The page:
Growing Saudi-Israeli Ties Could Be an Ominous Sign

Crown Prince Mohammad bin Salman apparently isn’t giving any quarter the extremist old guard. In addition to plowing ahead in his hawkish stance against Iran, he’s also cracking down on extremist clerics in the oil kingdom in a way no Saudi leader has eve
The Saudis are making it clearer than ever that it’s okay to partner with Israel. The Saudis are making it clearer than ever that it’s okay to partner with Israel.

The winds of war in the Middle East, specifically Saudi Arabia against Iran, are turning into a full-blown sandstorm. And the latest evidence of this comes from a surprising source: An interview in a Saudi newspaper.

No, a relatively short interview in an Arabic-language paper in Riyadh isn’t usually a big deal. But it is when that interview is with the chief of staff of the Israel defense forces, Lt. General Gadi Eisenkot, CNBC reported.

The interview alone is big news, as it’s the first of its kind with an Israeli military official in the Saudi press. But it’s what Eisenkot said in the interview that really made history and made it clearer than ever that Saudi Arabia and Iran are marching ever closer to a direct confrontation.

Here are the three Eisenkot quotes from Saudi Arabia’s Elaph newspaper that deserve the most attention:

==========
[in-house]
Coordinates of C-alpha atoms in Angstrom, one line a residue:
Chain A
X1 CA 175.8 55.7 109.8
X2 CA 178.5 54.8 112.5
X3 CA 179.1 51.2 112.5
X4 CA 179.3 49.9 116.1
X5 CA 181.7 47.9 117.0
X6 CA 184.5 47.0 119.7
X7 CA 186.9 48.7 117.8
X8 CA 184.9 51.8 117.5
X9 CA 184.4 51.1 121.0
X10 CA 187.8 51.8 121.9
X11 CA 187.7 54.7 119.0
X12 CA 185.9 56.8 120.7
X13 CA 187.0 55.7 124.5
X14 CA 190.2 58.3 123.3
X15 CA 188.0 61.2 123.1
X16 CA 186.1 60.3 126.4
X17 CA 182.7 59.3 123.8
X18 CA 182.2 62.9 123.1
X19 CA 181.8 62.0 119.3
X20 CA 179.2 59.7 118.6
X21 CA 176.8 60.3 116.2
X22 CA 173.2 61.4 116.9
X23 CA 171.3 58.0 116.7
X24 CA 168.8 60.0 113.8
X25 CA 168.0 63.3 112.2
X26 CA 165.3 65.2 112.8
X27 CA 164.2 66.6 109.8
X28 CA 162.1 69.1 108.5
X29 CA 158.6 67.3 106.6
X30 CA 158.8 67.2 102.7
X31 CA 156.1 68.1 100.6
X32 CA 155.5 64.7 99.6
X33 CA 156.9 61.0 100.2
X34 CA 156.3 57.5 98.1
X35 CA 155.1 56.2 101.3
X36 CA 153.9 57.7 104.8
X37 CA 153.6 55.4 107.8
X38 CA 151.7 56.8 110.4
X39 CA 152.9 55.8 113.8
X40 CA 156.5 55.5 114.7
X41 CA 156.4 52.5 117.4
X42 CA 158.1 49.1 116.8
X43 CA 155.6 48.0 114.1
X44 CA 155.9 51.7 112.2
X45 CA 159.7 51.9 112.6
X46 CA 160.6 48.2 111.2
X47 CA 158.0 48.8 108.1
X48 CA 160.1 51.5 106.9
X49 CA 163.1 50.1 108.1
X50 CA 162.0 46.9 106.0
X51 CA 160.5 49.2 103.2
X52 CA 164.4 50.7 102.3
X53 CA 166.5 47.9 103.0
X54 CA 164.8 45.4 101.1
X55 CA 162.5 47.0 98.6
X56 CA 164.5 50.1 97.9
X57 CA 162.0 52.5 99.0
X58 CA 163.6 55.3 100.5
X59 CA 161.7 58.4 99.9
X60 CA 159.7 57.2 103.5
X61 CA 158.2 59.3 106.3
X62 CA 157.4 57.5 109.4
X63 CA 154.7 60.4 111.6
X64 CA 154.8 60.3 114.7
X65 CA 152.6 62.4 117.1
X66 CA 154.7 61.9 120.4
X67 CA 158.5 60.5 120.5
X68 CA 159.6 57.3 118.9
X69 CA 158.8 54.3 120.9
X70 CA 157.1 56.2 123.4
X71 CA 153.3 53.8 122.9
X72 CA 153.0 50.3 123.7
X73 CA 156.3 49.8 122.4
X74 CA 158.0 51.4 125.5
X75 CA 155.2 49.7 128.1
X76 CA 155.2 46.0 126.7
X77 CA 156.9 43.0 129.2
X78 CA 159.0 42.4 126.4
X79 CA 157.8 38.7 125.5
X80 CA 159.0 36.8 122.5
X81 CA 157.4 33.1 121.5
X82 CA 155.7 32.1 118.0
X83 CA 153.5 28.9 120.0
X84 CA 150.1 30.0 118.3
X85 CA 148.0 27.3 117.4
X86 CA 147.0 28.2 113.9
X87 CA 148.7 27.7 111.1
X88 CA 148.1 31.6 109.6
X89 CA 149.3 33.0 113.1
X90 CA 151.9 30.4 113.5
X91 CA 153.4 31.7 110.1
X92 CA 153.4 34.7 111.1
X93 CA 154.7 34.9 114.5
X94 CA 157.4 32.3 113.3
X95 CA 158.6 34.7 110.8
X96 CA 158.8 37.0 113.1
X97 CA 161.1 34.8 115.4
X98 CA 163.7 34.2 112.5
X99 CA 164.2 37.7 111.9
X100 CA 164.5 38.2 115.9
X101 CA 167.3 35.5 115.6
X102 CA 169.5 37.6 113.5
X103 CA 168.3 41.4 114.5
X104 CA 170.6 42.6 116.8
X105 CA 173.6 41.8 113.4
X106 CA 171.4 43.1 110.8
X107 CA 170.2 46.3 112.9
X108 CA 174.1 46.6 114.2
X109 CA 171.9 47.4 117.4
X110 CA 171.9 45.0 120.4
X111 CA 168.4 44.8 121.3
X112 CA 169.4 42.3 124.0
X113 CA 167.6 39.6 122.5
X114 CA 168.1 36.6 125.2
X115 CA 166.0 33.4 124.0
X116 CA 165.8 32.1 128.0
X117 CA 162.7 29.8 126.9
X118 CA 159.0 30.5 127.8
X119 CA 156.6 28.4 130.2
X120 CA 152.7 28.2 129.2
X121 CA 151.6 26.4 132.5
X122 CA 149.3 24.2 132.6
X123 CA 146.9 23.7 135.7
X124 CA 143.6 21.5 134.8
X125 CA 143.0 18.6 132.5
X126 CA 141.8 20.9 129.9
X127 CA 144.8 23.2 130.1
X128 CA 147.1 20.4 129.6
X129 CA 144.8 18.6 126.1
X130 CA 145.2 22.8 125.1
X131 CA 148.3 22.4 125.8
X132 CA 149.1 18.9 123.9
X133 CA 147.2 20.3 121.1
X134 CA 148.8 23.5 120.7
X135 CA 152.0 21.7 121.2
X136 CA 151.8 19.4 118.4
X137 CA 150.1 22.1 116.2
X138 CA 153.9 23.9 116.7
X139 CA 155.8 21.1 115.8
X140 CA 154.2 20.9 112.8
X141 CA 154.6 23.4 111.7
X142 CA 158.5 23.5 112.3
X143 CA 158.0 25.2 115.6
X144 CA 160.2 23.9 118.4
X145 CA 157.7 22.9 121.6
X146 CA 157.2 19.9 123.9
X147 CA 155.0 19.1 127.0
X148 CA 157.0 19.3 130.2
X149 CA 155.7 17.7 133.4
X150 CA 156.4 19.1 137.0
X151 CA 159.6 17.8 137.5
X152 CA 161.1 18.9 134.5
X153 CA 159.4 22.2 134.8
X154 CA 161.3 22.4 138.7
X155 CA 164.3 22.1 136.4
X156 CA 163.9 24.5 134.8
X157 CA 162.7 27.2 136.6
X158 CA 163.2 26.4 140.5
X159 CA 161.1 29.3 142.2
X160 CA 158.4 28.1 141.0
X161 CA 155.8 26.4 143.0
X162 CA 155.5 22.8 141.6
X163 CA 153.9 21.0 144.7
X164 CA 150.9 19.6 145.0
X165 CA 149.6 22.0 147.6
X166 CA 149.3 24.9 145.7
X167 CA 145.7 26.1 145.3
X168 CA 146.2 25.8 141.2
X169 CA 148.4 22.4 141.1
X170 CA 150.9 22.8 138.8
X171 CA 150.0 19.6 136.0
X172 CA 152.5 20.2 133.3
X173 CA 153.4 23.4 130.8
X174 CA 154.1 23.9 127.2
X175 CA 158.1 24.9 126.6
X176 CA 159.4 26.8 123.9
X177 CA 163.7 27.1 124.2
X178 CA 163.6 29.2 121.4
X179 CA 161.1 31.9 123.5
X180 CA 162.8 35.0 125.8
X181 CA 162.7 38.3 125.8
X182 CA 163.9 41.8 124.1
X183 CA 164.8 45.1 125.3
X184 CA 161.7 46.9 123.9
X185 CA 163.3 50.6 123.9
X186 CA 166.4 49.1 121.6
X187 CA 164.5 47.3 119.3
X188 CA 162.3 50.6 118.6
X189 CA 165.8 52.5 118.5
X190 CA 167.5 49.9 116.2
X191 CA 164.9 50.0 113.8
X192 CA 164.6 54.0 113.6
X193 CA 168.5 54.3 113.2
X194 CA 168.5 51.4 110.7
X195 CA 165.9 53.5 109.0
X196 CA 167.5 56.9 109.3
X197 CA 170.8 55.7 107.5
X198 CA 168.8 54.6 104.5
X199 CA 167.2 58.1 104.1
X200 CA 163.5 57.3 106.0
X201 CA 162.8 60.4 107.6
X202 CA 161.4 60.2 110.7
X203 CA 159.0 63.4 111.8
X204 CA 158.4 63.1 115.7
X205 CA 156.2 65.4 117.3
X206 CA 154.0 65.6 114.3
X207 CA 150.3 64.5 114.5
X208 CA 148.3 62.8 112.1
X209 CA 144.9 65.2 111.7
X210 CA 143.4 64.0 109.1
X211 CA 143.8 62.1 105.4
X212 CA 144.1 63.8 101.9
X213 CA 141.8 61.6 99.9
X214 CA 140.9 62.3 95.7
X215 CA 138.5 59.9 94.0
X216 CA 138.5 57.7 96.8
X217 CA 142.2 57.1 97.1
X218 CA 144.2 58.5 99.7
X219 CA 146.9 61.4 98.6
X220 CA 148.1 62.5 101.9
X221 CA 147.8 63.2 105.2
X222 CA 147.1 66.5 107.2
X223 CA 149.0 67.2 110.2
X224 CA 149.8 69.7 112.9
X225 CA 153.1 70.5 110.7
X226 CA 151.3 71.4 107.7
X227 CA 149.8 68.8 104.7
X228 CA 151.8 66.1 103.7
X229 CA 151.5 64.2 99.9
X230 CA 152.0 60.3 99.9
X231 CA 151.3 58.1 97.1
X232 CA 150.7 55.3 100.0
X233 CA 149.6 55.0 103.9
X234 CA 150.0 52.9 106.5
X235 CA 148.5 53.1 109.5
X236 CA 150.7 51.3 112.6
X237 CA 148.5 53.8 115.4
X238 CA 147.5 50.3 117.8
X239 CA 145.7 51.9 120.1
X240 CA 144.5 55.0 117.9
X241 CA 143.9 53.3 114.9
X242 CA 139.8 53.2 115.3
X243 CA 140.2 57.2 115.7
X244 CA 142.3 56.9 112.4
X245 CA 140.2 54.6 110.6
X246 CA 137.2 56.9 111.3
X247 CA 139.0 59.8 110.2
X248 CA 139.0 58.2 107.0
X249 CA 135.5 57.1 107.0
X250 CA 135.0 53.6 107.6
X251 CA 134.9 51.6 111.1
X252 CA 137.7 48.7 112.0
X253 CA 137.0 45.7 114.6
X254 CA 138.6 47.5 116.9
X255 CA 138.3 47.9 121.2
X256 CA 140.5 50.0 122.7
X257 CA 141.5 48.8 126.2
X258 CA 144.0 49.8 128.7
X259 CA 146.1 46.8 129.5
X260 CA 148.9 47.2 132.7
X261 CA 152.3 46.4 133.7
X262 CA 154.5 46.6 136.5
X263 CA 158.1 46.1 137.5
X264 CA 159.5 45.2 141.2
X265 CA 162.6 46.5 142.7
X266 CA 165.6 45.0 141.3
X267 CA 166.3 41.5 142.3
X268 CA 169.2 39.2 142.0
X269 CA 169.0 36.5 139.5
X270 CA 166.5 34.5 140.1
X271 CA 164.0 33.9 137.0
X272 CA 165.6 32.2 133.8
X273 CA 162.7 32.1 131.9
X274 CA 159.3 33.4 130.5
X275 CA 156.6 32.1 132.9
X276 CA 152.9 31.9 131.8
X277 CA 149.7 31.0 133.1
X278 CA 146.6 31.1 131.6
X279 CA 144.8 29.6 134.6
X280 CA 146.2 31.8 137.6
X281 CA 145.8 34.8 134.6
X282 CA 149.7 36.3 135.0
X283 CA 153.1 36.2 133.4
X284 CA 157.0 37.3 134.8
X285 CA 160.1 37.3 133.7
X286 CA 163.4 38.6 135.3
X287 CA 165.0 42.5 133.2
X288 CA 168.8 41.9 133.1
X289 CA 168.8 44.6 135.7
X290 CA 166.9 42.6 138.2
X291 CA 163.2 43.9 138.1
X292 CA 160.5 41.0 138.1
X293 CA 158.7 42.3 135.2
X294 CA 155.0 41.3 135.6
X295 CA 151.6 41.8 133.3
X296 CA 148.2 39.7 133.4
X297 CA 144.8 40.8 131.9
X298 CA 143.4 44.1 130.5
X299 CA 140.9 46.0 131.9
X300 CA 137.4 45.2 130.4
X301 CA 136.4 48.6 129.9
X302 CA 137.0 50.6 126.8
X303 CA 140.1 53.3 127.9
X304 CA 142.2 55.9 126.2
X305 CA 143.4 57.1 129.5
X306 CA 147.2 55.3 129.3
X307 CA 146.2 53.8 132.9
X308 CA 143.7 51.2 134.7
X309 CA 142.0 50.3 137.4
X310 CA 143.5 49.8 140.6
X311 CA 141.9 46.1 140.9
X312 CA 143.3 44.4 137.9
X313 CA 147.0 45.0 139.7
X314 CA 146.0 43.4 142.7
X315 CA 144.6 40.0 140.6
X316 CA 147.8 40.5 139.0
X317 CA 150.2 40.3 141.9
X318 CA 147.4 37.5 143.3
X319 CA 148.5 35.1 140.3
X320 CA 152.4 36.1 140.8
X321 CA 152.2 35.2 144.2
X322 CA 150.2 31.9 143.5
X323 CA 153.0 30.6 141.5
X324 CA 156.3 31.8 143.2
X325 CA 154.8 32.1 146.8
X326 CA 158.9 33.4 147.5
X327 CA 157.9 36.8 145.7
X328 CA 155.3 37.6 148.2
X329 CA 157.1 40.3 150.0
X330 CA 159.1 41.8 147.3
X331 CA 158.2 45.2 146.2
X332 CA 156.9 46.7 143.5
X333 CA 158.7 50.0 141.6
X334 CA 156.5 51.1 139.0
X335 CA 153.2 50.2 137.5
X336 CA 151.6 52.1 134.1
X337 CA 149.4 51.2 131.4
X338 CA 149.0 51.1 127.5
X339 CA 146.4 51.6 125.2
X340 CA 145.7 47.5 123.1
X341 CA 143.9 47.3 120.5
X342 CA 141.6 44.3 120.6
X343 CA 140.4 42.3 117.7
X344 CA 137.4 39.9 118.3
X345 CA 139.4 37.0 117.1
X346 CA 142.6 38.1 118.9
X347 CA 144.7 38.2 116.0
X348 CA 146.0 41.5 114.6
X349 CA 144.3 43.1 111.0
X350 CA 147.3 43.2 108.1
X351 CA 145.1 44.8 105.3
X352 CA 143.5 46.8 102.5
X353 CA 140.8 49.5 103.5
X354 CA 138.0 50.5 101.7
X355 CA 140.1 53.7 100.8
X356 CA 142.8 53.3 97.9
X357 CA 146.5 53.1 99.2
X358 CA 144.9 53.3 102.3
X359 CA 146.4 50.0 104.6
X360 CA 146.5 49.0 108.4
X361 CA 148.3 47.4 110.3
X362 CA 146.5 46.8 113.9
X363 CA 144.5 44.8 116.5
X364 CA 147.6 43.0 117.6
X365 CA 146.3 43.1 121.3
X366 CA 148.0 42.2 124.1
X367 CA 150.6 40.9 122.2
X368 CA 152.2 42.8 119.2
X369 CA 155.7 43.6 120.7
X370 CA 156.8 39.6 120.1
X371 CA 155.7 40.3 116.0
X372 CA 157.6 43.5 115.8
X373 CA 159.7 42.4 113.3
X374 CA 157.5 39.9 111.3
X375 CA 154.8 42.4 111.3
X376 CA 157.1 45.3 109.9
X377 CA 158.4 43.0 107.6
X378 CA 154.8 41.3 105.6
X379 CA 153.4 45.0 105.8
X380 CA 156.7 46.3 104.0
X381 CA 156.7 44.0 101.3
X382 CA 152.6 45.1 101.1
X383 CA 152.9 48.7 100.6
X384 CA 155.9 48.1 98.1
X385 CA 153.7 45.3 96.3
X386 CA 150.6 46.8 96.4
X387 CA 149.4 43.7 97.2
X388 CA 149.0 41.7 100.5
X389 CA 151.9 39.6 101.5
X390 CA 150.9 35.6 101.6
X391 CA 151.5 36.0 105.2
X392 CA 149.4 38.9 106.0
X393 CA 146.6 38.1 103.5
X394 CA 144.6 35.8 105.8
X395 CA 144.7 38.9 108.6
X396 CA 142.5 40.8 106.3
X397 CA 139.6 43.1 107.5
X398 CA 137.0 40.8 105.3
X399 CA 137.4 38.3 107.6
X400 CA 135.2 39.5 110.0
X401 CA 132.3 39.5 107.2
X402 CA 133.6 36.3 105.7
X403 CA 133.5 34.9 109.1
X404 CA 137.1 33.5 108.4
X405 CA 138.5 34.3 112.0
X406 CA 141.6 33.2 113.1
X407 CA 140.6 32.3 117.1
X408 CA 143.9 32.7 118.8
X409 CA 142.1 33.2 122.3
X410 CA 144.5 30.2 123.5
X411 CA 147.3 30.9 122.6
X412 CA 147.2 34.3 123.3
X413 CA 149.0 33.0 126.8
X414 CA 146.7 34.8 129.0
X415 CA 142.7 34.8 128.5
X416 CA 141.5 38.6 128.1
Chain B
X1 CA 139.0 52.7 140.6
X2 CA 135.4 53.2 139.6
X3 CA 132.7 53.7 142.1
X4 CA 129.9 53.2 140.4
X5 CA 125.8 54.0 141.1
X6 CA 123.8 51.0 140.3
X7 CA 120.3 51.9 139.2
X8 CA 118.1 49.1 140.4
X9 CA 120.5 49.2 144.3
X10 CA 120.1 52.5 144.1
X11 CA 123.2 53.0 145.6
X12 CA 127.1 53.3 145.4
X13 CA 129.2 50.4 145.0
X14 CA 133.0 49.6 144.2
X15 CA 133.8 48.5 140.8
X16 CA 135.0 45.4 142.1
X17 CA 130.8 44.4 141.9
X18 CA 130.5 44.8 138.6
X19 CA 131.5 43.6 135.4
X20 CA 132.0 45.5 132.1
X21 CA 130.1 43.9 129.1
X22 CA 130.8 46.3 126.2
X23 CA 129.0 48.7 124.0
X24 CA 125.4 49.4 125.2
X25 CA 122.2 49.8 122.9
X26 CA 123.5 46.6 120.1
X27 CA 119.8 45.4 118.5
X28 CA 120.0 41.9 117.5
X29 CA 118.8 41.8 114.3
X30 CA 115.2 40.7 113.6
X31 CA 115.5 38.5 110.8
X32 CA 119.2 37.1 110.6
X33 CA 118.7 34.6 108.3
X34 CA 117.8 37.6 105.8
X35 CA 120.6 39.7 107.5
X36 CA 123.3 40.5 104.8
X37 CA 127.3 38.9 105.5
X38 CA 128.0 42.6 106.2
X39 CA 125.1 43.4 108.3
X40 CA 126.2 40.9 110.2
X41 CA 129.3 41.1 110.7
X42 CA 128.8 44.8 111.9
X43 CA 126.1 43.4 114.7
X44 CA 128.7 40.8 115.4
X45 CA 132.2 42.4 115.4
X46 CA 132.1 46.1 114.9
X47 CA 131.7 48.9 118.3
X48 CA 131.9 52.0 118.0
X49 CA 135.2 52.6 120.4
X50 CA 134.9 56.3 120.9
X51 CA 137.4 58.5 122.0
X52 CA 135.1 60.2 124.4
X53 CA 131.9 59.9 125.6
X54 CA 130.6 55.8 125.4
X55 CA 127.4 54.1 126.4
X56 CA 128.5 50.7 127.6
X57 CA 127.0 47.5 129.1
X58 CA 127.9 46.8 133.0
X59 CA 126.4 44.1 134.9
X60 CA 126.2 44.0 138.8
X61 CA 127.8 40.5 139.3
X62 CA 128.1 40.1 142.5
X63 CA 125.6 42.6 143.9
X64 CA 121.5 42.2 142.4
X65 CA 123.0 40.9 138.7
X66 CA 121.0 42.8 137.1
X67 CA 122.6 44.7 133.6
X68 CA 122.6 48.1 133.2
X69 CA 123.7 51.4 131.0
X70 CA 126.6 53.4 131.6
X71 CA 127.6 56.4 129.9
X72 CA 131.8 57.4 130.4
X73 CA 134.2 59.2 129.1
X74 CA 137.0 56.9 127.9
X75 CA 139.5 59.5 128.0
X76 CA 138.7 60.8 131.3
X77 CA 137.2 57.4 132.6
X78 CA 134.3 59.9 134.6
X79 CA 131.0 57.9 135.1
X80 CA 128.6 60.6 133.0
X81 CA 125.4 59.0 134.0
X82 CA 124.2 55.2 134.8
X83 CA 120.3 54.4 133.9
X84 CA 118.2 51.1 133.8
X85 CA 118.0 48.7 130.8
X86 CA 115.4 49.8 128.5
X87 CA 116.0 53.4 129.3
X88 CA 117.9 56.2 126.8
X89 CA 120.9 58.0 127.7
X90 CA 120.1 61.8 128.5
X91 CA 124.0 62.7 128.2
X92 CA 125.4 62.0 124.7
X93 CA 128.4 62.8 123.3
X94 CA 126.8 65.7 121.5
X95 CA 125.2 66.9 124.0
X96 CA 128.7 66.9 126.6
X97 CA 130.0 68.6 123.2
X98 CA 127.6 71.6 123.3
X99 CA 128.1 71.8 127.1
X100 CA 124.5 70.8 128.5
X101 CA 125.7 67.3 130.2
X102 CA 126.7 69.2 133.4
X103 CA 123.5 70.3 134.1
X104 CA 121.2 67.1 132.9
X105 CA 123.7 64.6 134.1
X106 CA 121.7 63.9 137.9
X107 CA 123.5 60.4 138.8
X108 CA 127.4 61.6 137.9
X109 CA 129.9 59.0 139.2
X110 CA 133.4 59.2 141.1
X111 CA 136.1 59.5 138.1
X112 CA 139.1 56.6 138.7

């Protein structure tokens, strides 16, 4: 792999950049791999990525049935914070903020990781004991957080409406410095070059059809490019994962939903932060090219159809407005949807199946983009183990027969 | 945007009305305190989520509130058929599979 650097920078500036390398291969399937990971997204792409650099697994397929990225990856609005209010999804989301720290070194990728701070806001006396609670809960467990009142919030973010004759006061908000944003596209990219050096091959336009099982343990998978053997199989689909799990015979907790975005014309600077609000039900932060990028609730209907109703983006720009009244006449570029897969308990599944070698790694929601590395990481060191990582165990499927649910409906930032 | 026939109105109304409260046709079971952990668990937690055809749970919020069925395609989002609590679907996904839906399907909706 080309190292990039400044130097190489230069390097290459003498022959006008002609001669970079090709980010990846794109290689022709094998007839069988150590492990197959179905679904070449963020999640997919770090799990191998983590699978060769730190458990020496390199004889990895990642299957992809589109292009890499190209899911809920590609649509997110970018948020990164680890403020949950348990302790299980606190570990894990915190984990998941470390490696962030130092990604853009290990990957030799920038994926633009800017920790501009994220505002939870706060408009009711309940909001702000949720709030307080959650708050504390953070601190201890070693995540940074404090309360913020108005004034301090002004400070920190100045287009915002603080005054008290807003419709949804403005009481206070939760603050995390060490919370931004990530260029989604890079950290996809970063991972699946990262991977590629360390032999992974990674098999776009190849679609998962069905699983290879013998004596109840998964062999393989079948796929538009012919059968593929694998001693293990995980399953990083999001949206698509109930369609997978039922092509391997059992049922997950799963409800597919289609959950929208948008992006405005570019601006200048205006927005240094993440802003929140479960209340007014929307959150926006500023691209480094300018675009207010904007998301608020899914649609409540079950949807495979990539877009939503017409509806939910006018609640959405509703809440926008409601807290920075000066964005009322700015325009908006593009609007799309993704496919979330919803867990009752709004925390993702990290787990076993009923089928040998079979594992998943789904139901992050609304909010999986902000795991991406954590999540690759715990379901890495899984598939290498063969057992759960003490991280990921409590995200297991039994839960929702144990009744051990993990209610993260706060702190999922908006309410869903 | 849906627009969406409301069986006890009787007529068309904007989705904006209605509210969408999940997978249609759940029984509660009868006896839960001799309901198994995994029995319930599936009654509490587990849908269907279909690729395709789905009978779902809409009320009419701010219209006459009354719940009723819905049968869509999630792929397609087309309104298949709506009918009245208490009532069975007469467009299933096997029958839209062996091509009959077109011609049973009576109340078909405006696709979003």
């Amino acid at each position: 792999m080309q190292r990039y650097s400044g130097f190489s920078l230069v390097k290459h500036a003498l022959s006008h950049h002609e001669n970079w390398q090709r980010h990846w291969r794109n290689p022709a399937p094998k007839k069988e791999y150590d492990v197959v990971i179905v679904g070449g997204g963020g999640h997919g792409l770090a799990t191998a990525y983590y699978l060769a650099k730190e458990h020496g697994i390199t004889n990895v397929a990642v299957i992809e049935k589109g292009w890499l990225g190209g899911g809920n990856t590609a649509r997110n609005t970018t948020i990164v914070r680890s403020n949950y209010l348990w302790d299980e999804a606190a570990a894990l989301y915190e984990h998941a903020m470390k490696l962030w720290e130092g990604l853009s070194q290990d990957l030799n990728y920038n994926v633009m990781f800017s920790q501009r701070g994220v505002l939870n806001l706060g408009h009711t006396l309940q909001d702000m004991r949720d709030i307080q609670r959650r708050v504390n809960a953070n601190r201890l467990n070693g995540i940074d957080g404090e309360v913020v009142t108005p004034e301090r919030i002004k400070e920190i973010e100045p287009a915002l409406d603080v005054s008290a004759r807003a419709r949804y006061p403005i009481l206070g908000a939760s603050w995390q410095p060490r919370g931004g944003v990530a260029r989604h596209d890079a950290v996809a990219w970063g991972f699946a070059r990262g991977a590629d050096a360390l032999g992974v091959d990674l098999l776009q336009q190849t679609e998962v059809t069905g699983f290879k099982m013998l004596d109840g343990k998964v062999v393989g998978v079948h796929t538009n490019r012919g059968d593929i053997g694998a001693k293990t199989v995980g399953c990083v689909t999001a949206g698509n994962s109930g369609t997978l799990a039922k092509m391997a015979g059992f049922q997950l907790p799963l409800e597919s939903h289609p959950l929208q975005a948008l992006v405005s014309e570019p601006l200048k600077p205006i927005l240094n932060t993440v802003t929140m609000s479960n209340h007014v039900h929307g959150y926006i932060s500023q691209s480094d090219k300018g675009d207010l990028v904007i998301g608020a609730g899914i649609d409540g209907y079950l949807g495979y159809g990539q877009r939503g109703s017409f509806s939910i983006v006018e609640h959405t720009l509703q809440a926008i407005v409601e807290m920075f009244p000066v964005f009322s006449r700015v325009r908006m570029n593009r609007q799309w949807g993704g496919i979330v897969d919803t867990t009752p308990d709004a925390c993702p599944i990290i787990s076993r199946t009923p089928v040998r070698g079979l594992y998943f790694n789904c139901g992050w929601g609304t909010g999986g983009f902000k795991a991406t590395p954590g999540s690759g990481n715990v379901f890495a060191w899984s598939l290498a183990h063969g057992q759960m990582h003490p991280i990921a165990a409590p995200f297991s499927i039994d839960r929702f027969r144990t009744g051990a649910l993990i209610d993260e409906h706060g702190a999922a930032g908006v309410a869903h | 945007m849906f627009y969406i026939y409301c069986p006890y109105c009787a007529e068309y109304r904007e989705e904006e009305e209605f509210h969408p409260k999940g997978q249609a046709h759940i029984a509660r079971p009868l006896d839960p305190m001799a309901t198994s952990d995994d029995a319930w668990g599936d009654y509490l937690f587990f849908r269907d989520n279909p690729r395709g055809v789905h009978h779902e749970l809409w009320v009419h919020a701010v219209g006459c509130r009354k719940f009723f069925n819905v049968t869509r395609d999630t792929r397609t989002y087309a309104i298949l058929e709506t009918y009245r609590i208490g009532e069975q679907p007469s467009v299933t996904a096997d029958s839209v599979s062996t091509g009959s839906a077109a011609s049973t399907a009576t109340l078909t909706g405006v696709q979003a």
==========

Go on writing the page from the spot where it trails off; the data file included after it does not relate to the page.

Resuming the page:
“With President Donald Trump, there is an opportunity for a new international alliance in the region and a major strategic plan to stop the Iranian threat.”

“We are ready to share intelligence, (with Saudi Arabia), if necessary. There are many common interests between us.”

“Iran seeks to take control of the Middle East, creating a Shia crescent from Lebanon to Iran, and then from the [Persian] Gulf to the Red Sea. We must prevent this from happening.”

The creation of once non-existent ties between Saudi Arabia and Israel has been widely reported, but never publicly confirmed by either government, ever since the Iran nuclear deal was signed by the US and other key western nations.

There have been coy hints to be sure, like when Israeli Prime Minister Benjamin Netanyahu gave a halfhearted “no comment” to 60 Minutes reporter Leslie Stahl when she asked him last year if Israel had improved its relationship with Saudi Arabia as part of a coalition against Iran.

And neither Israel nor Saudi Arabia has yet confirmed widespread reports in the Middle East media that new Saudi Crown Prince Mohammad bin Salman secretly visited Israel in September.

In that context, General Eisenkot’s very public interview in a government sanctioned newspaper, (as all official newspapers are in Saudi Arabia), is a relatively massive public admission of allegiance between former sworn enemies. The new coalition ducks in a row for the ever more inevitable direct war between Saudi Arabia and Iran.

To be clear, it’s not a political hot potato for the Israeli government or Netanyahu if such an alliance becomes public. While some segments of the Israeli public rebuff political leaders who make peace process concessions to the Palestinians, peace deals or cooperation with Arab nations for mutual security reasons are welcome news in Israel.